At the same time, our two parties had become more extreme and more ideologicallydriven. Fair-minded legislators were reluctant to reach out across the aisle lest they bringon an intra-party challenge like the ones faced by Senator Bob Bennett in Utah, Senator Lisa Murkowski in Alaska, and Congressman Mike Castle in Delaware when he ran for the Senate.Outstanding colleagues have had their distinguished careers derailed by a tightlyorganized subgroup within the main Republican Party that is more interested in takingdown individuals with whom they don’t agree than in electing representatives who willfind bipartisan legislative solutions to America’s problems.Democrats were not immune to the new political reality. In 2010 in Arkansas, unionsspent an estimated $10 million trying to defeat Senator Blanche Lincoln. She narrowlysurvived a primary run-off with Lieutenant Governor Bill Halter, but was defeated in thegeneral election. I served with Blanche on the Senate Finance Committee and sawfirsthand her tenacious commitment to her state.Democrats even turned on a former vice presidential nominee when in 2006, JoeLieberman lost a primary in Connecticut to a more liberal candidate, Ned Lamont, only torun and win as an independent. Joe had built a distinguished record on national security, but was viewed as too conservative and too close to then-President Bush. These were both instances of outstanding public servants being targeted by their own party.As the same take-it-or-leave-it divisions have been echoed in the media, more and more constituents told me they simply no longer watched the news. I understand why somany Americans are fed up with government. The 112th Congress was almostuniversally derided as the worst ever. It was the most polarized body since the end of Reconstruction, according to one study, and I grew embarrassed by its partisan bickering,inactivity, and refusal to address the vital challenges facing America. Our job approvalratings were deservedly terrible—in some surveys the percentage of Americans whoapproved of the Congress’s performance plummeted into historically low single digits.When someone mentioned to Senator Tom Coburn (R-OK) in 2011 that Congresswas at a 13 percent approval rating, he replied, “I want to know who those 13 percentare.” Senator Michael Bennet (D-CO) published a chart that showed that our popularitywas on a par with that of Hugo Chavez and significantly less than perennial favorites like bankers, lawyers, and the Internal Revenue Service.I’m not a person who tends to rhapsodize about the past and how things used to be better, but I know enough Senate history to understand that the 112th was not typical.Earlier in my own career, and throughout its history, the Senate has transcended itsdivisions, risen to the occasion as an institution, and earned its status as the “world’sgreatest deliberative body,” a description that in recent times is often tinged withsarcasm.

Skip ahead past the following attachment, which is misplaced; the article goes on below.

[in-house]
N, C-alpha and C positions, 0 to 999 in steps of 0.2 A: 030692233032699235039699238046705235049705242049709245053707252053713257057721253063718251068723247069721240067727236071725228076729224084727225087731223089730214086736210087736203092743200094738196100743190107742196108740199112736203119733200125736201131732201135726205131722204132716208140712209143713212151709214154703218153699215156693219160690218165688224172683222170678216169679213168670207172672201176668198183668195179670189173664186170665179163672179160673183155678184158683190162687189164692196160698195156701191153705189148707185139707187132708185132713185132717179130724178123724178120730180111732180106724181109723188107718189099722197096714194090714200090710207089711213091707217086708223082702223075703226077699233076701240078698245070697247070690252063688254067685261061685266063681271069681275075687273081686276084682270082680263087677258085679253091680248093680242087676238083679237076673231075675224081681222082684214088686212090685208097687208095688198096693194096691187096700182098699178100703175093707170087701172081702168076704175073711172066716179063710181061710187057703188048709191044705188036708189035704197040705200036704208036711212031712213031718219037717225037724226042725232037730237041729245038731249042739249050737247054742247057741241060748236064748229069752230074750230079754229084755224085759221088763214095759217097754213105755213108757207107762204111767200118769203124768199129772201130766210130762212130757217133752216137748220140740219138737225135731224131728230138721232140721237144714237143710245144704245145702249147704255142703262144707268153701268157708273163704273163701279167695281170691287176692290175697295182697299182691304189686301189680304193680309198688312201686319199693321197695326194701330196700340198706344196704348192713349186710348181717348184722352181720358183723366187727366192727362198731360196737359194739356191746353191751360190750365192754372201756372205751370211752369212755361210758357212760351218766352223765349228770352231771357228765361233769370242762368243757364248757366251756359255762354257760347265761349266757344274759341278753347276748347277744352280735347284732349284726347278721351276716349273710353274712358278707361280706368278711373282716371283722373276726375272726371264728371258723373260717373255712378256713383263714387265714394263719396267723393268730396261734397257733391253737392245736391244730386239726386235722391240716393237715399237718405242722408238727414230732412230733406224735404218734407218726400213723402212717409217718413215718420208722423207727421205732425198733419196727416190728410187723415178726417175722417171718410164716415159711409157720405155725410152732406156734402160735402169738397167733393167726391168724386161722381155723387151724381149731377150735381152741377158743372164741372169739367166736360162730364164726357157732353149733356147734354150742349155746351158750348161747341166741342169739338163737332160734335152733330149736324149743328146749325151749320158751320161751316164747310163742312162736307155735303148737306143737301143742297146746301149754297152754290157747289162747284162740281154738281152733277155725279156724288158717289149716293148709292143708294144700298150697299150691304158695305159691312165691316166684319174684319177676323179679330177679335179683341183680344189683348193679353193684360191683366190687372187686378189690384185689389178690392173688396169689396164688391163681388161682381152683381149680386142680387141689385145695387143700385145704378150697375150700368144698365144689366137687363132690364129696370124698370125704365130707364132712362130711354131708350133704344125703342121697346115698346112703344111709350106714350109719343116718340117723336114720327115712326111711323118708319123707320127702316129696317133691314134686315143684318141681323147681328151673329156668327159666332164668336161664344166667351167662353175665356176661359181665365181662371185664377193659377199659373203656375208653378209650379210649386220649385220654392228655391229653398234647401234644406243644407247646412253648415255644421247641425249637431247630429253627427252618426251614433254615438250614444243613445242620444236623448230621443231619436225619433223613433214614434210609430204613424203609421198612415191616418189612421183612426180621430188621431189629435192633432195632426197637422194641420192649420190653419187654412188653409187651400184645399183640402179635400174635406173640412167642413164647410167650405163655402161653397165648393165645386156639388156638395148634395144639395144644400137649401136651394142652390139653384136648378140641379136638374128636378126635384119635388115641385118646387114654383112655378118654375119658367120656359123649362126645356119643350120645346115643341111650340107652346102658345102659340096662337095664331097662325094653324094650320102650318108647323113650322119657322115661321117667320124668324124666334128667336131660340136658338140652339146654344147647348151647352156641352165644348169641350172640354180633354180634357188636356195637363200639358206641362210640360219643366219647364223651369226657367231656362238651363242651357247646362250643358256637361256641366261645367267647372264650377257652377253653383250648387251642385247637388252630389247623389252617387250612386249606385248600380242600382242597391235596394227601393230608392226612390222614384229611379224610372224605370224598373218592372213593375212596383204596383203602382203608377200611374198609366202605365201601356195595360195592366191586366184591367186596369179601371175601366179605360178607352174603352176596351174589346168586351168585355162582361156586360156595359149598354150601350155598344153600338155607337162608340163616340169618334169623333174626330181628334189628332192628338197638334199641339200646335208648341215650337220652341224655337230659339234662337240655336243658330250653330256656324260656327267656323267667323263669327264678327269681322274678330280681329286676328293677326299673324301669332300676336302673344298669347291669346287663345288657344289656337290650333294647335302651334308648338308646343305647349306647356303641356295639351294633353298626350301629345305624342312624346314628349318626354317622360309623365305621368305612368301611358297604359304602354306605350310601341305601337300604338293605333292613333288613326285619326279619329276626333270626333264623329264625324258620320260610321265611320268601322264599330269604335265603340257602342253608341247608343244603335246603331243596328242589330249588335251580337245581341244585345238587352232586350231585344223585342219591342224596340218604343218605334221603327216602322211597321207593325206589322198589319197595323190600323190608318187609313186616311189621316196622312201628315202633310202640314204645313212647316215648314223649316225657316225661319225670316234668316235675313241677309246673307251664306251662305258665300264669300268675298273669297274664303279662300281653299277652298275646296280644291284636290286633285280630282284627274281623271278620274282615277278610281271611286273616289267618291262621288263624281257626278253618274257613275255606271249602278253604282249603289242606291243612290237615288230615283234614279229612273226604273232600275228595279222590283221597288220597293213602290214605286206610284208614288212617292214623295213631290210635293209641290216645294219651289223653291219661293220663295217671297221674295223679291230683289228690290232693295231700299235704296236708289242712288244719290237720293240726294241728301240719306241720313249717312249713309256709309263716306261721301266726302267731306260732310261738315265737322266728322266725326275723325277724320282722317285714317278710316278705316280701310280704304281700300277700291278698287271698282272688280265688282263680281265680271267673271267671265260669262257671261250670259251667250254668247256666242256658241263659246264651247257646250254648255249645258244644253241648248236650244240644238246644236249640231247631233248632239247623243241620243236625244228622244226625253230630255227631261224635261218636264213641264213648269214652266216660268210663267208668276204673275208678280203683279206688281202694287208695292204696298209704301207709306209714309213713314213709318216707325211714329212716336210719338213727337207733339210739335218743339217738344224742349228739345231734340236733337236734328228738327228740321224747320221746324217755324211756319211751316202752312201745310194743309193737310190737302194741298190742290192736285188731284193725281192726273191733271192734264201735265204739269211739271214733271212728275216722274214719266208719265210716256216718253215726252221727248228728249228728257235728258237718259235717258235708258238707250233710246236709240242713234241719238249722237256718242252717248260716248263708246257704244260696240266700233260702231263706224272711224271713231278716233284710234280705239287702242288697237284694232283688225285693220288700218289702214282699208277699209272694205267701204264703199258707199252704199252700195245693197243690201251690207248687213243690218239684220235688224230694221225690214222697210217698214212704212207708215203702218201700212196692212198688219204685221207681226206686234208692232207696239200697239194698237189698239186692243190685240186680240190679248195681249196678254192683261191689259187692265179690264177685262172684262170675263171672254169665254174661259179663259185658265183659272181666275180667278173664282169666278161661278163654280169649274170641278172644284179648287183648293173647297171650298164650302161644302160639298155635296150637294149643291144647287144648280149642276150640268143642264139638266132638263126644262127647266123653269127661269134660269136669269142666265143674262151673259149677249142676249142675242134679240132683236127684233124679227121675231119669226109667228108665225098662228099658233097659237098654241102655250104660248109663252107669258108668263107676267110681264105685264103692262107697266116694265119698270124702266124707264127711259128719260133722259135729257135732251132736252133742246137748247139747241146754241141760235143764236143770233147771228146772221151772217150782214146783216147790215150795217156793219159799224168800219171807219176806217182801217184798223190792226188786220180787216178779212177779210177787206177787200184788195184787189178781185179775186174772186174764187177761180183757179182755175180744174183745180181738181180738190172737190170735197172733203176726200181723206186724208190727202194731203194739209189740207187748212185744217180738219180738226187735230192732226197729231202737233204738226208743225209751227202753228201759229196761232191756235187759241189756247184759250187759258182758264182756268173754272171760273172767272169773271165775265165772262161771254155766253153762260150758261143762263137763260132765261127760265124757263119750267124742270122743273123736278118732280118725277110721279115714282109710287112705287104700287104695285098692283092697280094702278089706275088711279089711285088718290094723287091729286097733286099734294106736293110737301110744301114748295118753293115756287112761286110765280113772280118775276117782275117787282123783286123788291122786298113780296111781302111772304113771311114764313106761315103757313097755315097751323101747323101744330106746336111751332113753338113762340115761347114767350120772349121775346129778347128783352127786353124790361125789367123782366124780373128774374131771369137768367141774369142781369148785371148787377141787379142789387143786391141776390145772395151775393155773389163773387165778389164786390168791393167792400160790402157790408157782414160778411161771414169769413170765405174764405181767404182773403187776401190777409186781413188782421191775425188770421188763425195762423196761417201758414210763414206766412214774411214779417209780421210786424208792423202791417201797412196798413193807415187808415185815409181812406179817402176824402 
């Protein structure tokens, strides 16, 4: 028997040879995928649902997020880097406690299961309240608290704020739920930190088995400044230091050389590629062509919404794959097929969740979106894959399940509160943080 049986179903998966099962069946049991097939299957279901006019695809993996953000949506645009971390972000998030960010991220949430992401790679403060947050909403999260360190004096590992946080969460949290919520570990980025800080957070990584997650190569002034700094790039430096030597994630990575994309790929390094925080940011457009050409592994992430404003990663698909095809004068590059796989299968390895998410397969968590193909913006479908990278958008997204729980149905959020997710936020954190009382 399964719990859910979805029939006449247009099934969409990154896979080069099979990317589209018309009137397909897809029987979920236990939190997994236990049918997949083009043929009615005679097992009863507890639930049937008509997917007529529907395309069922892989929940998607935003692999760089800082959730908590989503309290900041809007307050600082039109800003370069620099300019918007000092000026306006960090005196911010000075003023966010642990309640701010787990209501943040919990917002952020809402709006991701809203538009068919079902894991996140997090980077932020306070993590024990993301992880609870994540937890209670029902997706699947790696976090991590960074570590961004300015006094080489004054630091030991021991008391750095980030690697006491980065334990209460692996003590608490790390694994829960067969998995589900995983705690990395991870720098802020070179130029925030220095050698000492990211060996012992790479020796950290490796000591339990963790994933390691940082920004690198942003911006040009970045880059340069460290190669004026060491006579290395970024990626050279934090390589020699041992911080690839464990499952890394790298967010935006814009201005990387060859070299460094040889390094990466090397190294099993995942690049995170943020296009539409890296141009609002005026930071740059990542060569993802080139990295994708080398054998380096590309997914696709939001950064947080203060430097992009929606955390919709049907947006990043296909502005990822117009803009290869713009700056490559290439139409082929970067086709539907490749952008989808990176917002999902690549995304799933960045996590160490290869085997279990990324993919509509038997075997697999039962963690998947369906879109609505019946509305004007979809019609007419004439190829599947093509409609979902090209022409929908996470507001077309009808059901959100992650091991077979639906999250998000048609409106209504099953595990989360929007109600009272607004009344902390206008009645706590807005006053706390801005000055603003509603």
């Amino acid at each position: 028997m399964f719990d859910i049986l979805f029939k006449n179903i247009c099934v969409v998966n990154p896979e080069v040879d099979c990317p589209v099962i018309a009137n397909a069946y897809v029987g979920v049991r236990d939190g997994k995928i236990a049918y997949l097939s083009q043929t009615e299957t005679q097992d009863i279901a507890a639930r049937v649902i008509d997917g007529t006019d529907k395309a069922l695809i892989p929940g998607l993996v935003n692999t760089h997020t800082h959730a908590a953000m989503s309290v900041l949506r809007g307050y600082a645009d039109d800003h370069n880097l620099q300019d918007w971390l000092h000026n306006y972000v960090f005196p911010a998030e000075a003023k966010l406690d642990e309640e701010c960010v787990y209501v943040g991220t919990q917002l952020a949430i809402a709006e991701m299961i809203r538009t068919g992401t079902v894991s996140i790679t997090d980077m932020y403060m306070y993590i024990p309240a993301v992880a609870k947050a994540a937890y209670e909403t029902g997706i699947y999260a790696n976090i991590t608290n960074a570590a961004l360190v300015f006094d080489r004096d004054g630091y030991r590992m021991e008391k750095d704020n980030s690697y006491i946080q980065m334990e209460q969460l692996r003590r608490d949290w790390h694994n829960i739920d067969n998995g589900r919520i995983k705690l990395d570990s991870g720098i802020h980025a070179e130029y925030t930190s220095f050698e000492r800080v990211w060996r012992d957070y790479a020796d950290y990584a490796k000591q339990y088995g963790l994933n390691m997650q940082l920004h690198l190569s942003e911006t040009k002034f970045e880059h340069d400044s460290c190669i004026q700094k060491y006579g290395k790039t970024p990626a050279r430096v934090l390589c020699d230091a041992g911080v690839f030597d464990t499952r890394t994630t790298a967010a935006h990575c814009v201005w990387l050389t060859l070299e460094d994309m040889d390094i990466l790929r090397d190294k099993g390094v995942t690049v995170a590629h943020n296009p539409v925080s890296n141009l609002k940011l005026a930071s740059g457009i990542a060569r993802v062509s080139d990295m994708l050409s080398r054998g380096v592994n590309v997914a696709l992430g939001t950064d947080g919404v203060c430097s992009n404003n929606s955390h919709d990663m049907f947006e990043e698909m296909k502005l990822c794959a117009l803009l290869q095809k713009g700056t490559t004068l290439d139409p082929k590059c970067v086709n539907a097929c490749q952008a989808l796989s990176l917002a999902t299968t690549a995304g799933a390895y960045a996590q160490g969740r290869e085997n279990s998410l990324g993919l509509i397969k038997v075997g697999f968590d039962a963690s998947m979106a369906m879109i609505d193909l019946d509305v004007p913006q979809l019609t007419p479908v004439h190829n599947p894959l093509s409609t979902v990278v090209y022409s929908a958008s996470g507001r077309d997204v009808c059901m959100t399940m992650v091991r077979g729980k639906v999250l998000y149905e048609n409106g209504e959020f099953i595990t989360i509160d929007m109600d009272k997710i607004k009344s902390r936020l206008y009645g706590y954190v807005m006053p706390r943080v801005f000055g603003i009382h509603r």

One triumph was the Senate’s rebuttal of President Franklin Roosevelt’s attempt to pack the Supreme Court with sympathetic justices in 1937. FDR took it for granted thatthe loyal Senate, controlled by his vice president, John Garner, would rubber-stamp hislegislation that was designed to thwart any Supreme Court challenge to New Deallegislation. Instead, individual senators did what the Constitution mandated them to doand stood up to the President, and the deliberative body did what it was allowed to dowhen it conducted unlimited debate, both in Judiciary Committee hearings and on thefloor of the Senate. Several senators made impassioned speeches in favor of judicialindependence, including Josiah Bailey of North Carolina, whose powerful oratorychanged other senators’ minds. Seduced by his own overwhelming popularity, Rooseveltoverplayed his hand and was ultimately thwarted by a bipartisan coalition of Republicansand conservative Democrats.Historian Robert Caro describes this episode in
 Master of the Senate,
part three of his indispensable biography of Lyndon Johnson. In 2005, Harry Reid drew the passage tomy attention when he sent me a photocopy of it, along with a handwritten note sayingthat it reminded him of me. It is the kind of friendly and collegial gesture that senatorsoften make toward each other.Harry’s note coincided with a systematic Democratic filibuster of President GeorgeW. Bush’s judicial nominees, which was a corrosive force in the Senate. The RepublicanMajority Leader sought to break the logjam by exercising the so-called nuclear option, bywhich a “cloture” motion to end a filibuster could be passed by a simple majority rather than a sixty-vote threshold.A cloture motion ends debate at once and moves the issue straight to a vote. Makingthis process easier was perceived by many, myself included, to be a severe diminution of the rights of the minority. Fourteen like-minded legislators, seven Republicans and sevenDemocrats—we were known as the “Gang of 14”—came together in a bipartisan spirit toforestall the nuclear option by agreeing we would support a filibuster of judicialnominees under “extraordinary circumstances.” The agreement was the verymanifestation of consensus-building and the power of trust. It is not always the rules thatrequire changing but rather how we use them.When I departed the Senate in 2013, its landscape not only was very different fromwhat it was in 1937, but had even changed substantially from 2005. More recently,legislative outcomes are often preordained, and positions have usually solidified along party lines before a bill even reaches the Senate floor. Today, people rarely rush fromSenate offices and cloakrooms to the floor and the galleries to hear a consequentialspeech. We might take solace from the fact that it wasn’t always like this in Congress,nor does it have to be this way in the future. I came to Washington in 1979 determined tomake an impact (when I became a member of the House that year, I joined a cross-partywomen’s caucus whose work yielded real practical results), and possessed of the samespirit, I intend to continue this effort now on another stage.